Day 1 - Bloody Lake, with the next day's pass left of center.
Day 1. Bloody Mountain east of camp. Older red metamorphic rock and younger intrusive granite blanketing lower slopes.
East shore of Bloody Lake.
Sierra light dancing on the water of Bloody Lake.
Day 2. Looking back north to Bloody Lake.
Day 2. Anticipation and reflection.
Day 2. Approach to pass into next drainage.
Hey, there is somebody up there!
Let's see how he negotiates the talus. Might give insight to our route up.
On over the pass. Last look back to Bloody Lake.
Scrambling up talus.
Top of the pass: about 11,200'. Bill suggests that those with Mango-colored packs and colored shirts should be over my way.
Day 2. Next destination: Cloverleaf Lake. Mt. Baldwin (12,615') on center skyline. It's downhill from here today.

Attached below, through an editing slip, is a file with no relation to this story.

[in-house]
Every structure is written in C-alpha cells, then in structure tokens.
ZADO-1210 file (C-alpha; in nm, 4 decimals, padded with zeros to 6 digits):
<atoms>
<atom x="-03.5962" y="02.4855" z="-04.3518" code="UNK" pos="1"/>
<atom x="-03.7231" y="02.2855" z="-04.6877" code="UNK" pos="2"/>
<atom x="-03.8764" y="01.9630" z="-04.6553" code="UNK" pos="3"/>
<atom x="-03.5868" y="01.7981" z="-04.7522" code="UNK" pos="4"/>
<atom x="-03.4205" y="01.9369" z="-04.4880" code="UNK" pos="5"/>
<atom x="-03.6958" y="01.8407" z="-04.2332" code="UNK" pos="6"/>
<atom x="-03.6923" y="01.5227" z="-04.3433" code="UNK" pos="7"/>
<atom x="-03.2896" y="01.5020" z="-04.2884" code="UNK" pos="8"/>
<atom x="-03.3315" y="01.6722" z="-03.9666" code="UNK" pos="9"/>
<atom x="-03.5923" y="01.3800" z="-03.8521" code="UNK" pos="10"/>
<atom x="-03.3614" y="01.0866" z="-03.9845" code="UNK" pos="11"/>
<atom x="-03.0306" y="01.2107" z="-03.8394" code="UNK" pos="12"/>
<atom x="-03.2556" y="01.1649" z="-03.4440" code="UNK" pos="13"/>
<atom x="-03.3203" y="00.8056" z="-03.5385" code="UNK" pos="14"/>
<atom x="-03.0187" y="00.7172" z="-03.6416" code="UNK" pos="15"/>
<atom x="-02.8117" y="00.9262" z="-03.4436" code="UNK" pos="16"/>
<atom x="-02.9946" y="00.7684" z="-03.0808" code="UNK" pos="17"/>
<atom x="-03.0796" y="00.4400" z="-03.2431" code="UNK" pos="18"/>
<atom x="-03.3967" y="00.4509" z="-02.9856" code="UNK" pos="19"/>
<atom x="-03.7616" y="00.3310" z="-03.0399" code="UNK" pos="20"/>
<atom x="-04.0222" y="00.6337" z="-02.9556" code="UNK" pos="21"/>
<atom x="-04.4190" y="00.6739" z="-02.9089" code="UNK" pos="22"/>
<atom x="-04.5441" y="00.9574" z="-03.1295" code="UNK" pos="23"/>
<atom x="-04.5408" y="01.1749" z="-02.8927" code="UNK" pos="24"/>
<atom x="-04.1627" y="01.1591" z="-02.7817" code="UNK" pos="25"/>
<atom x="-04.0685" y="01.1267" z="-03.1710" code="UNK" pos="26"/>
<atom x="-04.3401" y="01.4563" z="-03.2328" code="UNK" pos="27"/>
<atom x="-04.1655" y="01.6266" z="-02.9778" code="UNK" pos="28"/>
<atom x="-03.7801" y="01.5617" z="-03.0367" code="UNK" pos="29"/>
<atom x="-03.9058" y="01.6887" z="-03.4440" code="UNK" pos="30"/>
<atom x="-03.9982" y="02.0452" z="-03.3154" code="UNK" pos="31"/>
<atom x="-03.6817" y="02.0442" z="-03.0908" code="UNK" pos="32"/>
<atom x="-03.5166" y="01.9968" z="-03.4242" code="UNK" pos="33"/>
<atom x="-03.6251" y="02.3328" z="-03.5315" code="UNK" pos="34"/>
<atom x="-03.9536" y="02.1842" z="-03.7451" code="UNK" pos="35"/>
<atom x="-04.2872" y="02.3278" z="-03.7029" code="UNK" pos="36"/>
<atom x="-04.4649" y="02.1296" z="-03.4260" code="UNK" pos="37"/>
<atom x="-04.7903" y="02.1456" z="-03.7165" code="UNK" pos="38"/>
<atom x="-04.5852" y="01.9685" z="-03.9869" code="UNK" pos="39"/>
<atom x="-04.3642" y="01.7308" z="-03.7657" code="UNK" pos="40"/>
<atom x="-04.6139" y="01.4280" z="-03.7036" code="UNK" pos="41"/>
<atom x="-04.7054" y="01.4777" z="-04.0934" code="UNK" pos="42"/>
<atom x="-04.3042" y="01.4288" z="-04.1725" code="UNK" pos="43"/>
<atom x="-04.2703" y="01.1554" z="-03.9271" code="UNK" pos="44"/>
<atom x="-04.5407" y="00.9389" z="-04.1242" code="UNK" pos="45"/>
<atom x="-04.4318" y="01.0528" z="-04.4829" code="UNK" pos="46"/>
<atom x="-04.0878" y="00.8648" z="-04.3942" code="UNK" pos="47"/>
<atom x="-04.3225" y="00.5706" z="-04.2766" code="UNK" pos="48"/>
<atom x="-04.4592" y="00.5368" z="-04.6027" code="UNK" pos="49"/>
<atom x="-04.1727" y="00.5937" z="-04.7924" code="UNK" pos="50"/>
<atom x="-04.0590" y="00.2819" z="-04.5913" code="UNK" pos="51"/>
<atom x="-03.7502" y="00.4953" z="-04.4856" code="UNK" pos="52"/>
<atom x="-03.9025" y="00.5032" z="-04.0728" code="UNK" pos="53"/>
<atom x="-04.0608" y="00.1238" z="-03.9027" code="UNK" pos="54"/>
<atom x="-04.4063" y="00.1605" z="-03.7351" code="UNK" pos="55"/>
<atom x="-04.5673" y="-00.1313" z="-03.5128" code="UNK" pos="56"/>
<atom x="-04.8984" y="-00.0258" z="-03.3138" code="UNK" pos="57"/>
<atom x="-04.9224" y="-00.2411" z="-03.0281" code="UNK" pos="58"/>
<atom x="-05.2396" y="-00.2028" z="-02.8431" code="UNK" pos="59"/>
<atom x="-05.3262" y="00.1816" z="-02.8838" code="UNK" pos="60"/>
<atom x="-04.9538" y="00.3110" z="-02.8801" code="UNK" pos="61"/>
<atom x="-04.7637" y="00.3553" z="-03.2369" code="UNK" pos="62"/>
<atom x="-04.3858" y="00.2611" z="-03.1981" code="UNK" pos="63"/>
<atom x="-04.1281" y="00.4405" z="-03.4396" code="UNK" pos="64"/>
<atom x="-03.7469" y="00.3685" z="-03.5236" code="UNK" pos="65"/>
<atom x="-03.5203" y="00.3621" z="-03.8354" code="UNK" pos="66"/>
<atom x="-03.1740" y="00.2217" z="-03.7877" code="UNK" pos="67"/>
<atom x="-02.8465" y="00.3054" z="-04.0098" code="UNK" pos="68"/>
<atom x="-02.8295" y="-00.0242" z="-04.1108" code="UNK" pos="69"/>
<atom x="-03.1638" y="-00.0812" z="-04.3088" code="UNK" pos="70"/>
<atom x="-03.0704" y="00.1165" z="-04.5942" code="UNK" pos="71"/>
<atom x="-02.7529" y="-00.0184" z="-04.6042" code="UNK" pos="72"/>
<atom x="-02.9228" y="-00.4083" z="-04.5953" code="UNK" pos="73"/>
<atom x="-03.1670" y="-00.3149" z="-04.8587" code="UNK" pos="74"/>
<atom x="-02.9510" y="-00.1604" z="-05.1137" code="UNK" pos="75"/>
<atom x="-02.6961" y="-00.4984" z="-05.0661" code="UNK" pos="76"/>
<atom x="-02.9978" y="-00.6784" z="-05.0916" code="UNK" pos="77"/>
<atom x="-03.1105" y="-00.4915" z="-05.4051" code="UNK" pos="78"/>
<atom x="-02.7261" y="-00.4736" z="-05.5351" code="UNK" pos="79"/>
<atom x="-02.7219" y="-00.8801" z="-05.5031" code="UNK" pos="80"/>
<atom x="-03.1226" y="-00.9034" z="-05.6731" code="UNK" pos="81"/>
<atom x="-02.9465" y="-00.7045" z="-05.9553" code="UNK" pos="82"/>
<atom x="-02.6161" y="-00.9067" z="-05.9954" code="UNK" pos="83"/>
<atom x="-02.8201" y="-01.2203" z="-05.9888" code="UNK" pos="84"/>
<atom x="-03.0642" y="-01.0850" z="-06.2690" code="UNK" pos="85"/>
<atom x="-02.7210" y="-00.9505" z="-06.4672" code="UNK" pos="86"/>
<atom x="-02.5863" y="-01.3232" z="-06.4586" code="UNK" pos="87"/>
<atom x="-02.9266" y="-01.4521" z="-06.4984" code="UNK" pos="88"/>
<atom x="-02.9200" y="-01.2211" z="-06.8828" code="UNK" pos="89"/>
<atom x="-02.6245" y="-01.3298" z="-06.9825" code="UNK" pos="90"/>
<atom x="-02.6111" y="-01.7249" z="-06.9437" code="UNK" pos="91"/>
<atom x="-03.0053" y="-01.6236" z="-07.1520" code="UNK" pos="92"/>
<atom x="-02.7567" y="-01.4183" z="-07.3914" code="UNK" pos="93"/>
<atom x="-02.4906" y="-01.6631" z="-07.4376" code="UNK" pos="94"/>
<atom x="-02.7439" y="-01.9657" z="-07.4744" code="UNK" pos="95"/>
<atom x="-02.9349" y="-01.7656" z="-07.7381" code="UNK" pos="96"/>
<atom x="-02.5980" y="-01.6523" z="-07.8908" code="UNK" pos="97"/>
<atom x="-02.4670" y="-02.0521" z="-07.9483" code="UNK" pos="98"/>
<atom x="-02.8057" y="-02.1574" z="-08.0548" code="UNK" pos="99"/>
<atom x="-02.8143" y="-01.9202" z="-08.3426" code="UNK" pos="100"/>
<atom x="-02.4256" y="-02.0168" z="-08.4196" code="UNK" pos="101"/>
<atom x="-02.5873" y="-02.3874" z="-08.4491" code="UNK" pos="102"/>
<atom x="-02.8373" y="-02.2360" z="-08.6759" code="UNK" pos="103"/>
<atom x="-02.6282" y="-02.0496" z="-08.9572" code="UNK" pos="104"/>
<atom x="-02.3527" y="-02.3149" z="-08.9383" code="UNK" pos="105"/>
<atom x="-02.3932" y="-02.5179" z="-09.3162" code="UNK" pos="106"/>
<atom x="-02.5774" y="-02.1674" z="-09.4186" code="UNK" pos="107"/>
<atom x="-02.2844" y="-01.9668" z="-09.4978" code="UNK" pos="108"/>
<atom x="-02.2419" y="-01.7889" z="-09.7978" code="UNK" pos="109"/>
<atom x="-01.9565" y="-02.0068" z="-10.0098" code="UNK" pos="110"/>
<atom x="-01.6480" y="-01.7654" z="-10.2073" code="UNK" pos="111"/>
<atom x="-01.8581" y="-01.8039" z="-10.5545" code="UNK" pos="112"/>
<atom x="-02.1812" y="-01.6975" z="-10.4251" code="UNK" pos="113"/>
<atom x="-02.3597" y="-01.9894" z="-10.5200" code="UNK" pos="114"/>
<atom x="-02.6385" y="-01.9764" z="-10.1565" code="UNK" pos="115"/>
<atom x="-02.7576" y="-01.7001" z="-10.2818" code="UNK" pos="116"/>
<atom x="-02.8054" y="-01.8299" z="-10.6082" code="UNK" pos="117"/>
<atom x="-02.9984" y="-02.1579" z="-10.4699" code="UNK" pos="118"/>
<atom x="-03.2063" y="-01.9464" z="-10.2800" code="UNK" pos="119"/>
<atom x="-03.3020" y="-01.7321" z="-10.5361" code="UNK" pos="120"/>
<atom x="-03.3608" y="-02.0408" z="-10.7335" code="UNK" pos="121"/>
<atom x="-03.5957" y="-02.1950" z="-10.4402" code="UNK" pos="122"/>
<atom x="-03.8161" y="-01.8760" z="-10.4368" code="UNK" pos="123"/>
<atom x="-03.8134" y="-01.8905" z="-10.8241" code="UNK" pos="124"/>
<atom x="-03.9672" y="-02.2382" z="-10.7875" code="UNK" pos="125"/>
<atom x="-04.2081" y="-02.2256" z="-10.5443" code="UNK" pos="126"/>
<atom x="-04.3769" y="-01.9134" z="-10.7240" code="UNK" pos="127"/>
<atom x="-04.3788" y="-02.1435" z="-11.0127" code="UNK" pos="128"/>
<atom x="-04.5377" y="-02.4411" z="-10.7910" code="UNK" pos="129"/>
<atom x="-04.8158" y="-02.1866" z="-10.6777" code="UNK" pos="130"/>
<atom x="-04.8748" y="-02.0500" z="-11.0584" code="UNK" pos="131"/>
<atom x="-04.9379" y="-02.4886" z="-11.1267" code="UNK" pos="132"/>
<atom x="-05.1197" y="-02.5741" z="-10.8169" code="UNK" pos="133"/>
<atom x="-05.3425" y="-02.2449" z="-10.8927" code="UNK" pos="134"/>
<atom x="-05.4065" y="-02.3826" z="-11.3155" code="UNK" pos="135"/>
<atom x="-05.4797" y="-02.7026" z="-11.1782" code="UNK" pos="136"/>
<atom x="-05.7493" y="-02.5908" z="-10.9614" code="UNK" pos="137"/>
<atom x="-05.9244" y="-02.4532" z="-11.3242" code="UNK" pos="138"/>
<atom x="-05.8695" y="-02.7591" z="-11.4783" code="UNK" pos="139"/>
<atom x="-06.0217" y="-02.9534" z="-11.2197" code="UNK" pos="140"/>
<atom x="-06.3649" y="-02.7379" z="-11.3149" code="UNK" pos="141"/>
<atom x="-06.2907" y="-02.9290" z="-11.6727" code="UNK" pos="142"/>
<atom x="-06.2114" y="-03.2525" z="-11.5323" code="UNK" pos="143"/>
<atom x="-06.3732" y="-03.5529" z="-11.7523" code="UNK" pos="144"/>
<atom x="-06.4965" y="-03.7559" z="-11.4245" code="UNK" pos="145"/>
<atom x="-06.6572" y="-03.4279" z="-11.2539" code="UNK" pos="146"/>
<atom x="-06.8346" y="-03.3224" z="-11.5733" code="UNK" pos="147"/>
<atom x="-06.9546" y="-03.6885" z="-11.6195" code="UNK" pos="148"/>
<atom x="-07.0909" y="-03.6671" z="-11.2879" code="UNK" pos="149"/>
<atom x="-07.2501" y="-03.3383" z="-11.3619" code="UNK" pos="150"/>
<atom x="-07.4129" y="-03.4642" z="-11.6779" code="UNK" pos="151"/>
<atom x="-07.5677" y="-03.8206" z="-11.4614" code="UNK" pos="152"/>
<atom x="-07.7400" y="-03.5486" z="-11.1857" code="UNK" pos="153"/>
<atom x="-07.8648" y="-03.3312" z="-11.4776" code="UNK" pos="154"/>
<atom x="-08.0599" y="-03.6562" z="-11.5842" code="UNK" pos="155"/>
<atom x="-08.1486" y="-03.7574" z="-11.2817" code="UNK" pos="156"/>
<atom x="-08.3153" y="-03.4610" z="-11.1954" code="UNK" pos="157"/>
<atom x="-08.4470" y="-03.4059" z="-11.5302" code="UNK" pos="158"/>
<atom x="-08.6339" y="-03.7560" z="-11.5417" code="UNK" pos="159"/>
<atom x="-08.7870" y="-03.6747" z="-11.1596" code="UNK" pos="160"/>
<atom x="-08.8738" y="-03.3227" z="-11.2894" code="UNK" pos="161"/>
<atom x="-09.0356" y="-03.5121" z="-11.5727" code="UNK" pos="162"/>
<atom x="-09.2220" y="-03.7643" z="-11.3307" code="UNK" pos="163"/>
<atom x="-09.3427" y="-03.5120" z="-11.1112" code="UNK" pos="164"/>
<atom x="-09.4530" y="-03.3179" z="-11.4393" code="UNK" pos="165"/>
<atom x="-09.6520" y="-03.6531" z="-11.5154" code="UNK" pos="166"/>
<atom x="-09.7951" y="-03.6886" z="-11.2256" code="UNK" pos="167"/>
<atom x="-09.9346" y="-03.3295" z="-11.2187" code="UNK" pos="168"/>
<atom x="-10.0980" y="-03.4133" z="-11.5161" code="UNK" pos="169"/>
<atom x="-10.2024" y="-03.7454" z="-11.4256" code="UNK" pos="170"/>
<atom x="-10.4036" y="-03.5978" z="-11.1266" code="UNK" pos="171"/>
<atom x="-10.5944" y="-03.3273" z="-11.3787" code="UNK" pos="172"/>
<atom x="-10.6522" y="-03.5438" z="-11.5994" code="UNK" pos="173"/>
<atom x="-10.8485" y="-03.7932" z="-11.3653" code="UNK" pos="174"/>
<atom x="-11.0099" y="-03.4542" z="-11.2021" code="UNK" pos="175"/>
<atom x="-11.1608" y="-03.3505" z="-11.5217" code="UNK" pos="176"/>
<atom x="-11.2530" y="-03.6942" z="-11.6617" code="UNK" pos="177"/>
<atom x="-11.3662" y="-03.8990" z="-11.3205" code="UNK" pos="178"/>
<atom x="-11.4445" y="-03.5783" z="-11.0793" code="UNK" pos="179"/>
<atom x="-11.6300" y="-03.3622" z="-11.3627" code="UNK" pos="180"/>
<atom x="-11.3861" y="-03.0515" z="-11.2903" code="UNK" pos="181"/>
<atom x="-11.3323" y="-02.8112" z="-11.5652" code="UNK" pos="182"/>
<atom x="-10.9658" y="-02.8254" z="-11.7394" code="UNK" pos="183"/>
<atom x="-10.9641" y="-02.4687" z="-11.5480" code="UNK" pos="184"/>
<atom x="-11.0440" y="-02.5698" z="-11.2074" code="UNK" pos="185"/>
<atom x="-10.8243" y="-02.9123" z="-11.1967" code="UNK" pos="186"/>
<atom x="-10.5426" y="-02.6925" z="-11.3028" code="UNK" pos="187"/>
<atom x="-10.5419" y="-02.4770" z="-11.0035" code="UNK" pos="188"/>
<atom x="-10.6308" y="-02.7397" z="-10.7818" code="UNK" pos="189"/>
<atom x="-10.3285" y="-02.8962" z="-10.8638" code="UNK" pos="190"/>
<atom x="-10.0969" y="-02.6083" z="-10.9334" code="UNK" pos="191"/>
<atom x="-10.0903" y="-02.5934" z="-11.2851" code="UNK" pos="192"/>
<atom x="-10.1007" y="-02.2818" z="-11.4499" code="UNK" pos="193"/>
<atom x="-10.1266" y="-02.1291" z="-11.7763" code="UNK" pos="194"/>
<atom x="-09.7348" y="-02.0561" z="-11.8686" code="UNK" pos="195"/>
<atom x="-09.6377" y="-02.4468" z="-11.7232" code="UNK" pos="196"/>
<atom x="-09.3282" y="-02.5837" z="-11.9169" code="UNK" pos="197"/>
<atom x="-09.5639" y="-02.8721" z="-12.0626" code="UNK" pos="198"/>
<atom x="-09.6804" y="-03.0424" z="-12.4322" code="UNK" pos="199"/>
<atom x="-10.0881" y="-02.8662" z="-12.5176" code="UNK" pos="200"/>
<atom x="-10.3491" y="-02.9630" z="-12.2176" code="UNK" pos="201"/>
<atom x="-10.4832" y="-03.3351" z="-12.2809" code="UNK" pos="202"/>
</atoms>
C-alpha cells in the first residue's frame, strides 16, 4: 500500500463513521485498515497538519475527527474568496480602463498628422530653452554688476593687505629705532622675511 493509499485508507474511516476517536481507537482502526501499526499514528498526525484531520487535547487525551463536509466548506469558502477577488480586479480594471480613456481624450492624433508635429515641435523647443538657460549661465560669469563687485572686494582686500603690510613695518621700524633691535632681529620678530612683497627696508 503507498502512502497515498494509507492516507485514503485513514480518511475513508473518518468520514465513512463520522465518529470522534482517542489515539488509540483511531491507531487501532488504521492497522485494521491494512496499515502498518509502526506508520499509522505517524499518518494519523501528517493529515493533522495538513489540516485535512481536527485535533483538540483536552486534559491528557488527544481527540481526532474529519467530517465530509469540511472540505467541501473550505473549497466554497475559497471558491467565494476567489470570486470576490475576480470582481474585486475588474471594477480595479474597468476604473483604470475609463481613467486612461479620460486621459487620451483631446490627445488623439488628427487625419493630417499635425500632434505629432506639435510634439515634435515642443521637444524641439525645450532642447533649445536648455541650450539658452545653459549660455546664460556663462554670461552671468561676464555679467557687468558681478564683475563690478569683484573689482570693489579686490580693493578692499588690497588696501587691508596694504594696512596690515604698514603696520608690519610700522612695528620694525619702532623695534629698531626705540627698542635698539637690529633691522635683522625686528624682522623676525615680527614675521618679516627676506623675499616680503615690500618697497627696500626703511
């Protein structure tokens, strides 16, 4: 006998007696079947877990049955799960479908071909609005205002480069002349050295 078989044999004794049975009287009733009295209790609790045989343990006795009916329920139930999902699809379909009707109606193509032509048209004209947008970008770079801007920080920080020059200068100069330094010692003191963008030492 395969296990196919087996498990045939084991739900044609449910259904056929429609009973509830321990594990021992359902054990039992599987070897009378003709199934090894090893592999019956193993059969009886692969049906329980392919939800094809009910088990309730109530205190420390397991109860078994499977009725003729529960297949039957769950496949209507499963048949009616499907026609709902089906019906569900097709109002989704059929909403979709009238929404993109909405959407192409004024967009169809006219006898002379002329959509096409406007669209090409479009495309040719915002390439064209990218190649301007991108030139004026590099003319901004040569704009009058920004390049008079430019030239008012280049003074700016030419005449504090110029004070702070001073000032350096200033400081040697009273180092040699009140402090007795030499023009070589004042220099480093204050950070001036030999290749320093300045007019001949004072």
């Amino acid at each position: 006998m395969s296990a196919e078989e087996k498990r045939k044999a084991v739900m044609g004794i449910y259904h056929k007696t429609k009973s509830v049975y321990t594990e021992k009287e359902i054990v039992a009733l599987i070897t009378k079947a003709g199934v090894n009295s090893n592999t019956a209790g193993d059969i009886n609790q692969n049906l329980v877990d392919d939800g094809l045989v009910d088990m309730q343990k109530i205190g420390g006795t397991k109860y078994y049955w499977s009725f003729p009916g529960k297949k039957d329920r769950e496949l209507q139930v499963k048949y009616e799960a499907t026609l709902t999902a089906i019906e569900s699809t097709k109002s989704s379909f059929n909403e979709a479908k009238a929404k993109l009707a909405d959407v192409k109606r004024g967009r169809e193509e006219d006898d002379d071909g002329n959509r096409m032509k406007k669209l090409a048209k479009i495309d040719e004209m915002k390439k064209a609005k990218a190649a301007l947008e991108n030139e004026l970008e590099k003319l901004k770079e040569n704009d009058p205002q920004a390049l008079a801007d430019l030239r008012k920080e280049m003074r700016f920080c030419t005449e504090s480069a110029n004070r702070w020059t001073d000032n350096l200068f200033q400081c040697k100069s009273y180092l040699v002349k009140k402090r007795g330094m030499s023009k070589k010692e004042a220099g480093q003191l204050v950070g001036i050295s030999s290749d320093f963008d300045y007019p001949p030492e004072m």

Day 2. The twins on the decent to Cloverleaf Lake.
Looking up the south scarp of Bloody Mountain.
So Steve, do you think we should have traded notes on our daily apparel choice so as to not match so much?
Arrival at Cloverleaf Lake, and the search for a camp site.
Fishing in Cloverleaf is too easy. Nice deep-bodied Brook Trout, eager to strike at black rooster-tail lures. Catch and release of course.
Hummm? Is that lemon-lime Gatorade . . . . . or ???
We're seeing fish even in the dead wood.
Day Three. Edith Lake.
Day 3. Edith Lake looking north to Laurel Mountain. We started just ESE of this mountain.
Bill taking a load off while Steve fishes Edith Lake.
Lake Genevieve - low point of day 3 - 10,000'.
On over to Lake Dorthy.
A sea of gray and white Paleozoic limestone and marble capped by the younger red metamorphic rock. The rock in this region of the Sierras above the Convict Creek drainage stand in contrast to the typical granite landscape common to much of the range.
The carbonate sediments of ancient seas exposed along the approach to Lake Wit-So-Nah-Pah make for a beautiful, if stark landscape, and represent a time when this landmass was near the equator.